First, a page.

Shaking the queen into shape
Nearly every time I read about honey bees I learn something new and today was no exception. I no sooner started reading Honeybee Democracy by Thomas D. Seeley (Princeton University Press) when I came across the following little tidbit about swarm preparation.
We’ve all heard that the queen honey bee “slims down” prior to swarming so she is light enough to fly. We’ve also heard that the workers withhold food to facilitate this weight loss, and that her egg production declines and her abdomen shrinks. So far, so good.
But according to Seeley, in the days before swarming the workers start to treat their poor queen aggressively. They shake her, push her, and bite her—actions which force her to keep moving across the surface of the comb. All this walking, combined with the reduced availability of food, causes her to lose up to 25 percent of her body weight by the time the colony is ready to swarm.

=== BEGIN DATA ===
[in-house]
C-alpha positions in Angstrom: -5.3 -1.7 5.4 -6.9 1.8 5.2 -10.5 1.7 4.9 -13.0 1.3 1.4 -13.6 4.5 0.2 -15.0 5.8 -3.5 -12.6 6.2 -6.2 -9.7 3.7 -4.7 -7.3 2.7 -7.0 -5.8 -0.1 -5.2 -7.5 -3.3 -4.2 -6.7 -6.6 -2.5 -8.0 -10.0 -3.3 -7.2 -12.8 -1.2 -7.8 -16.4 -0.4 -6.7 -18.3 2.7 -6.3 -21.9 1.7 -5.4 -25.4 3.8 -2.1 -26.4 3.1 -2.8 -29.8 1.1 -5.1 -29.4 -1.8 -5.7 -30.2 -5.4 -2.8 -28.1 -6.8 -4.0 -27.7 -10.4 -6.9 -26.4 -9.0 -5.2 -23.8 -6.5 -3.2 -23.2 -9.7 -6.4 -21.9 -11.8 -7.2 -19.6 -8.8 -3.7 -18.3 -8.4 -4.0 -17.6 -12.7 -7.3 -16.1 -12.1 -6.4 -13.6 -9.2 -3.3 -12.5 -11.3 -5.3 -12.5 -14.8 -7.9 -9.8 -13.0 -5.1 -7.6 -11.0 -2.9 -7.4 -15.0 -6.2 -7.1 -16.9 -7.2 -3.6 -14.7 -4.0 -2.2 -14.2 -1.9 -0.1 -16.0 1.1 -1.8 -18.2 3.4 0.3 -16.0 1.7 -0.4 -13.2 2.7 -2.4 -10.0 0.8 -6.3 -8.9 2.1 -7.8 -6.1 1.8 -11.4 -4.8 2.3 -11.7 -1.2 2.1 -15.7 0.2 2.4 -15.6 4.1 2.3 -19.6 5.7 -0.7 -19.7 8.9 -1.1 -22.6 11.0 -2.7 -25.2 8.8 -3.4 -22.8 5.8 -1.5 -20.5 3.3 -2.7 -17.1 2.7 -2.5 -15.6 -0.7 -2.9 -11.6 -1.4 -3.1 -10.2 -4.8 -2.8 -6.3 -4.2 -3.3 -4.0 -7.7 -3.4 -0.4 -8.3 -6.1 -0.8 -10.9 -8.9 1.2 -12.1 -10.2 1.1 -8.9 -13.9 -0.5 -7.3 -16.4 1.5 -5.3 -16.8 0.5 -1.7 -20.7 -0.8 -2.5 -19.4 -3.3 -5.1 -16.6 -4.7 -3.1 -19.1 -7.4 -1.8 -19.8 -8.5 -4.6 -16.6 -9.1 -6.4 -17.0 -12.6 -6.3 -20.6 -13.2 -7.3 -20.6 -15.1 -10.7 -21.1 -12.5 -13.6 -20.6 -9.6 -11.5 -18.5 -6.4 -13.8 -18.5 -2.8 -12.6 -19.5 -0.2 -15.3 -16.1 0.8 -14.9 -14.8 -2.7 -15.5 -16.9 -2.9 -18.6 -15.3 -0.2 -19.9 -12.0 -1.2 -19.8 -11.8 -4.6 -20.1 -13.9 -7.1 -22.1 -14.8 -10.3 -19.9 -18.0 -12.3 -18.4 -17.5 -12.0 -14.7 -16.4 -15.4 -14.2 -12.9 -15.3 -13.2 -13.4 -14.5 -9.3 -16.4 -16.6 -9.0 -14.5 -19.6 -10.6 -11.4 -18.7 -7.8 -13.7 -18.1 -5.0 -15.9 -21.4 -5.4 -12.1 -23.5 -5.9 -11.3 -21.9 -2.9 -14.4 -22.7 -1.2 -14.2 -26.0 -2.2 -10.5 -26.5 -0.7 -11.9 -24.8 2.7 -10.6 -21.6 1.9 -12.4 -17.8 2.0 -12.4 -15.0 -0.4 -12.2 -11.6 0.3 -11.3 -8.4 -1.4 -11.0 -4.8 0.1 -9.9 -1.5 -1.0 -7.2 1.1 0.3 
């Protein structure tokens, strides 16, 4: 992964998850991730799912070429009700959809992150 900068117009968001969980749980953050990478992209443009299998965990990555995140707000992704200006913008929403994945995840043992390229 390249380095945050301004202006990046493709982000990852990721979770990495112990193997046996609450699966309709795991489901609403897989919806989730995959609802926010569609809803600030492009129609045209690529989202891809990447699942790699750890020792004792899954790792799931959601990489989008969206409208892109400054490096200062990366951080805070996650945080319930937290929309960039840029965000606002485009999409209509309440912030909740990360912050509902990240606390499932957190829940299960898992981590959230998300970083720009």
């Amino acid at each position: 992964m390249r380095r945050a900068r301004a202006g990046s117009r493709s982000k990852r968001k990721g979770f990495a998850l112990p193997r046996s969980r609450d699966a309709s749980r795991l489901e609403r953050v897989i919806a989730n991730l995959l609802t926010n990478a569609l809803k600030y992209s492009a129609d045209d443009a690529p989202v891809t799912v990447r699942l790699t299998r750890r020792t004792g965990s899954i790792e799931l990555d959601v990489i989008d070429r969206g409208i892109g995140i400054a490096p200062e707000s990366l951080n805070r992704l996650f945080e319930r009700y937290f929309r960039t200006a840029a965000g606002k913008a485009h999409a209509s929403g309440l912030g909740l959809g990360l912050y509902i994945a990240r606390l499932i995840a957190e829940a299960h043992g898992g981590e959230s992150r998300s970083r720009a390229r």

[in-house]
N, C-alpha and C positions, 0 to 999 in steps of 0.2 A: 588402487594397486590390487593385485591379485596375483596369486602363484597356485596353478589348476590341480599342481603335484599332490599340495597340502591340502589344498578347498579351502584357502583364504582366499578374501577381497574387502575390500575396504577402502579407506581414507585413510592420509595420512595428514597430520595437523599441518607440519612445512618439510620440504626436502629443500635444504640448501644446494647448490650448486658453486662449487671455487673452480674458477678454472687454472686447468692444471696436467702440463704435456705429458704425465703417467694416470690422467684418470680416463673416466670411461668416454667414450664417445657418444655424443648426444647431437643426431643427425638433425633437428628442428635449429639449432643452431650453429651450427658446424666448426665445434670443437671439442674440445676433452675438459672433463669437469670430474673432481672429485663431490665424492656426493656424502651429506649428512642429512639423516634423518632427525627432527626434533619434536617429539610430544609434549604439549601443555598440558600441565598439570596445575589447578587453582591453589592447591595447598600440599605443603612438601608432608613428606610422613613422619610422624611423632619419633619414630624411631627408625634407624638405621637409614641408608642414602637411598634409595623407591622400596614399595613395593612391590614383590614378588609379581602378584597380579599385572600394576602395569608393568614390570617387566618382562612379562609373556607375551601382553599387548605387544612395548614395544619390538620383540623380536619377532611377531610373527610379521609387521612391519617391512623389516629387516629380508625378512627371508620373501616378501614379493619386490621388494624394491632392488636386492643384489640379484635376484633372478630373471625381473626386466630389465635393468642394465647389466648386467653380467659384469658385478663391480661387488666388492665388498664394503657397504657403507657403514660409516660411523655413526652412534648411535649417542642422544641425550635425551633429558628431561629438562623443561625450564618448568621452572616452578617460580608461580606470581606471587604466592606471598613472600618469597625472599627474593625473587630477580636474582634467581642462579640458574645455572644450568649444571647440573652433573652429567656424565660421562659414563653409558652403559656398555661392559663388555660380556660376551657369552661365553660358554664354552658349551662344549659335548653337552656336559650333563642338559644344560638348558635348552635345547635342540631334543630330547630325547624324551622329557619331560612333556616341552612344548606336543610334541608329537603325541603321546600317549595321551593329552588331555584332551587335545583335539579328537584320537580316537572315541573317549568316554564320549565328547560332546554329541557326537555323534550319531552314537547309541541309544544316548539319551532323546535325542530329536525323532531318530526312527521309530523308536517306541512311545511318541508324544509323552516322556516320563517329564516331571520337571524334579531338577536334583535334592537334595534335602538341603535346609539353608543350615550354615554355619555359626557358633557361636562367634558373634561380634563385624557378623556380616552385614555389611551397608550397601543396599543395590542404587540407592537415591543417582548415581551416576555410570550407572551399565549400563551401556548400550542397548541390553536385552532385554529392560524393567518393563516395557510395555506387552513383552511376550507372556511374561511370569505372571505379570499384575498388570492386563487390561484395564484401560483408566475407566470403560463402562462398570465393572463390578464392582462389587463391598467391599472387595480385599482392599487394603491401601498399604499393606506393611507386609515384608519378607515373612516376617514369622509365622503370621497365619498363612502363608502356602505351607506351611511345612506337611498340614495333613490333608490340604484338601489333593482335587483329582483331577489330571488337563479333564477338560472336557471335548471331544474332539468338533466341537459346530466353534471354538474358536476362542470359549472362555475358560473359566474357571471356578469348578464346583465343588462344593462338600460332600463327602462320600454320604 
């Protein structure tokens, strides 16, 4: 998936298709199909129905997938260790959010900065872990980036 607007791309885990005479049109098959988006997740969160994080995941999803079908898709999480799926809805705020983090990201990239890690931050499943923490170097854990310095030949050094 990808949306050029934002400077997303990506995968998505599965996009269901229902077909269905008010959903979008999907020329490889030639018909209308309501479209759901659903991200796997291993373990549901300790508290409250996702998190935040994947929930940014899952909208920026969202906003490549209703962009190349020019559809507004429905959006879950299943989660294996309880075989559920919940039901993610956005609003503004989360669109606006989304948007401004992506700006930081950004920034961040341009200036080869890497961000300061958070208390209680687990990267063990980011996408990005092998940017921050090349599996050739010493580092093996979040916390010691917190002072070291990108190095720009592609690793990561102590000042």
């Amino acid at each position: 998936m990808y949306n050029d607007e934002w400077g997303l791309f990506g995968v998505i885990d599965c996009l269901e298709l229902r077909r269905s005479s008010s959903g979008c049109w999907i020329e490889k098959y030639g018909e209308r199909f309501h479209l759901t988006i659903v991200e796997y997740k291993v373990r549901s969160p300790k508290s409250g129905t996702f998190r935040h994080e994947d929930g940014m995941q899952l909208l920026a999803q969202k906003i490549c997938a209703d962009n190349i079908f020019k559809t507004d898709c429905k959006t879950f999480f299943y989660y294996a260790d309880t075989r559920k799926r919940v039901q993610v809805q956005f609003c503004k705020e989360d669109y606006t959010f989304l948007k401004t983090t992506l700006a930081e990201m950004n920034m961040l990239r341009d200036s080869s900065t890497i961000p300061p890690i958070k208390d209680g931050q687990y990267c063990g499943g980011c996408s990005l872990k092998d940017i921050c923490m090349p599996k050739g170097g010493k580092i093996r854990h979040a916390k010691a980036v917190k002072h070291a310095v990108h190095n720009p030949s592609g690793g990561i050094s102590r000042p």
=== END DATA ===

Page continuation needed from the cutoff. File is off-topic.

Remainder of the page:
Seeley describes the workers grabbing onto the queen with their forelegs and giving her a good 10 to 20 shakes. Apparently, after she is released she is soon taken up by another worker who does the same thing, and the process is repeated approximately every 10 seconds until she loses the requisite amount of weight.
Now I’ve heard of rigorous diet plans, but this beats all. I had no idea the darling daughters would torture the weight off dear old mom with such a vigorous and directed approach. I thought not feeding her was bad enough.
The ultimate irony, as described by Seeley, is that while the daughters are working her over, they are stuffing themselves with honey so the swarm will have an ample supply of energy to get them started in their new home. So while mom loses 25 percent of her body weight, the girls in the family increase theirs by 50 percent. Sounds like elder abuse to me!